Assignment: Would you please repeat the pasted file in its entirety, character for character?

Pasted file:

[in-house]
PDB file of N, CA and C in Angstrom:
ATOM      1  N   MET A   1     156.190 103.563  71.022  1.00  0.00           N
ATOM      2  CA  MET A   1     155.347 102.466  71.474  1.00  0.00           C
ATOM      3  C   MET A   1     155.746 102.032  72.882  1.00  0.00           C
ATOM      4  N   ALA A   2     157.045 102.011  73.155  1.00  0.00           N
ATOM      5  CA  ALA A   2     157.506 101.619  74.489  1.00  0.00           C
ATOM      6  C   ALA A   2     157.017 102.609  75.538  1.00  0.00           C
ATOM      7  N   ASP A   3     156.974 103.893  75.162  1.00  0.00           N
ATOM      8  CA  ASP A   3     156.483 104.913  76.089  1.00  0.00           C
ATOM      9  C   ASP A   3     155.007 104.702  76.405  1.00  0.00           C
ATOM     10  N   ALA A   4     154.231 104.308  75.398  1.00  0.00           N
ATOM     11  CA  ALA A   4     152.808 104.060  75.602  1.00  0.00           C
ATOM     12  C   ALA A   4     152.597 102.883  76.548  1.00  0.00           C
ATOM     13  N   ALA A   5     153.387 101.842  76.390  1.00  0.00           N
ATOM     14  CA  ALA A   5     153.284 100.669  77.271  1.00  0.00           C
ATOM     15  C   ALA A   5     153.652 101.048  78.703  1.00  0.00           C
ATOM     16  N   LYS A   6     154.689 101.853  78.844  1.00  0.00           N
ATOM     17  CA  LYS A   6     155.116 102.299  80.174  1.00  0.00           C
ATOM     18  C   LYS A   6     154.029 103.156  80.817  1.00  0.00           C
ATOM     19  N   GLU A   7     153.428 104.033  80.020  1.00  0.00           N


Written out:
[in-house]
PDB file of N, CA and C in Angstrom:
ATOM      1  N   MET A   1     156.190 103.563  71.022  1.00  0.00           N
ATOM      2  CA  MET A   1     155.347 102.466  71.474  1.00  0.00           C
ATOM      3  C   MET A   1     155.746 102.032  72.882  1.00  0.00           C
ATOM      4  N   ALA A   2     157.045 102.011  73.155  1.00  0.00           N
ATOM      5  CA  ALA A   2     157.506 101.619  74.489  1.00  0.00           C
ATOM      6  C   ALA A   2     157.017 102.609  75.538  1.00  0.00           C
ATOM      7  N   ASP A   3     156.974 103.893  75.162  1.00  0.00           N
ATOM      8  CA  ASP A   3     156.483 104.913  76.089  1.00  0.00           C
ATOM      9  C   ASP A   3     155.007 104.702  76.405  1.00  0.00           C
ATOM     10  N   ALA A   4     154.231 104.308  75.398  1.00  0.00           N
ATOM     11  CA  ALA A   4     152.808 104.060  75.602  1.00  0.00           C
ATOM     12  C   ALA A   4     152.597 102.883  76.548  1.00  0.00           C
ATOM     13  N   ALA A   5     153.387 101.842  76.390  1.00  0.00           N
ATOM     14  CA  ALA A   5     153.284 100.669  77.271  1.00  0.00           C
ATOM     15  C   ALA A   5     153.652 101.048  78.703  1.00  0.00           C
ATOM     16  N   LYS A   6     154.689 101.853  78.844  1.00  0.00           N
ATOM     17  CA  LYS A   6     155.116 102.299  80.174  1.00  0.00           C
ATOM     18  C   LYS A   6     154.029 103.156  80.817  1.00  0.00           C
ATOM     19  N   GLU A   7     153.428 104.033  80.020  1.00  0.00           N